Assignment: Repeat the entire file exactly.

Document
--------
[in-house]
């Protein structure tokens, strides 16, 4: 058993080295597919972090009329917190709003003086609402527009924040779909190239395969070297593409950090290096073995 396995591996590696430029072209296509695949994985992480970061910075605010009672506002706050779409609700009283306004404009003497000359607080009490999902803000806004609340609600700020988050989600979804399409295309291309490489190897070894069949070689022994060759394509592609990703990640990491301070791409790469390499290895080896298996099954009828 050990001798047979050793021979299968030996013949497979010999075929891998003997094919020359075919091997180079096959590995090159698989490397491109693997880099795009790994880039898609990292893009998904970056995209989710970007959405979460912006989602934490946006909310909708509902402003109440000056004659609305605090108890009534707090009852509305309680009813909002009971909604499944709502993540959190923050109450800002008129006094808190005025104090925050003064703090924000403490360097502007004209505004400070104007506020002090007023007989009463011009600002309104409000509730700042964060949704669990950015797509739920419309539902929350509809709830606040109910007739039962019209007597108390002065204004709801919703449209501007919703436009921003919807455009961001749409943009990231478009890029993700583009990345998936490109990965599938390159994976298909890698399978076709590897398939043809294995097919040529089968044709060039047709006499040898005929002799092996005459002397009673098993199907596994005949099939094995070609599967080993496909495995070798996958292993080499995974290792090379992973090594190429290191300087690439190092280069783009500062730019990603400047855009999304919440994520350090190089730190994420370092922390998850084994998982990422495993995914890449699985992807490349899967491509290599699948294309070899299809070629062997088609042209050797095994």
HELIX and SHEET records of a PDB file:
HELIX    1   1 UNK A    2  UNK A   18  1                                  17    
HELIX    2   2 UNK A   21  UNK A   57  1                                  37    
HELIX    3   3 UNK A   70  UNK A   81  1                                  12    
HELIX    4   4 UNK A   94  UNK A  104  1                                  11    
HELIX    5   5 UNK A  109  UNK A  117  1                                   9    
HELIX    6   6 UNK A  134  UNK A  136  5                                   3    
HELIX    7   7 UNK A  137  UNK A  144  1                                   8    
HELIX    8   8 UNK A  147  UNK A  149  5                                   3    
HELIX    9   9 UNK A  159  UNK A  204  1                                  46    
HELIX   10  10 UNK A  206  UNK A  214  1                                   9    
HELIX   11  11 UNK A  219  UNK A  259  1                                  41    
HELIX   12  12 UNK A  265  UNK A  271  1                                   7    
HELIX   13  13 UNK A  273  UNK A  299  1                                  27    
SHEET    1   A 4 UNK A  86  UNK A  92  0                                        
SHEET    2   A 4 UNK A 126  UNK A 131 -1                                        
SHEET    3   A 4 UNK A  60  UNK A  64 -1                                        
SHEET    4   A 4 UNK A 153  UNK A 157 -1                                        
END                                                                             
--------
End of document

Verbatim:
[in-house]
């Protein structure tokens, strides 16, 4: 058993080295597919972090009329917190709003003086609402527009924040779909190239395969070297593409950090290096073995 396995591996590696430029072209296509695949994985992480970061910075605010009672506002706050779409609700009283306004404009003497000359607080009490999902803000806004609340609600700020988050989600979804399409295309291309490489190897070894069949070689022994060759394509592609990703990640990491301070791409790469390499290895080896298996099954009828 050990001798047979050793021979299968030996013949497979010999075929891998003997094919020359075919091997180079096959590995090159698989490397491109693997880099795009790994880039898609990292893009998904970056995209989710970007959405979460912006989602934490946006909310909708509902402003109440000056004659609305605090108890009534707090009852509305309680009813909002009971909604499944709502993540959190923050109450800002008129006094808190005025104090925050003064703090924000403490360097502007004209505004400070104007506020002090007023007989009463011009600002309104409000509730700042964060949704669990950015797509739920419309539902929350509809709830606040109910007739039962019209007597108390002065204004709801919703449209501007919703436009921003919807455009961001749409943009990231478009890029993700583009990345998936490109990965599938390159994976298909890698399978076709590897398939043809294995097919040529089968044709060039047709006499040898005929002799092996005459002397009673098993199907596994005949099939094995070609599967080993496909495995070798996958292993080499995974290792090379992973090594190429290191300087690439190092280069783009500062730019990603400047855009999304919440994520350090190089730190994420370092922390998850084994998982990422495993995914890449699985992807490349899967491509290599699948294309070899299809070629062997088609042209050797095994």
HELIX and SHEET records of a PDB file:
HELIX    1   1 UNK A    2  UNK A   18  1                                  17    
HELIX    2   2 UNK A   21  UNK A   57  1                                  37    
HELIX    3   3 UNK A   70  UNK A   81  1                                  12    
HELIX    4   4 UNK A   94  UNK A  104  1                                  11    
HELIX    5   5 UNK A  109  UNK A  117  1                                   9    
HELIX    6   6 UNK A  134  UNK A  136  5                                   3    
HELIX    7   7 UNK A  137  UNK A  144  1                                   8    
HELIX    8   8 UNK A  147  UNK A  149  5                                   3    
HELIX    9   9 UNK A  159  UNK A  204  1                                  46    
HELIX   10  10 UNK A  206  UNK A  214  1                                   9    
HELIX   11  11 UNK A  219  UNK A  259  1                                  41    
HELIX   12  12 UNK A  265  UNK A  271  1                                   7    
HELIX   13  13 UNK A  273  UNK A  299  1                                  27    
SHEET    1   A 4 UNK A  86  UNK A  92  0                                        
SHEET    2   A 4 UNK A 126  UNK A 131 -1                                        
SHEET    3   A 4 UNK A  60  UNK A  64 -1                                        
SHEET    4   A 4 UNK A 153  UNK A 157 -1                                        
END                                                                             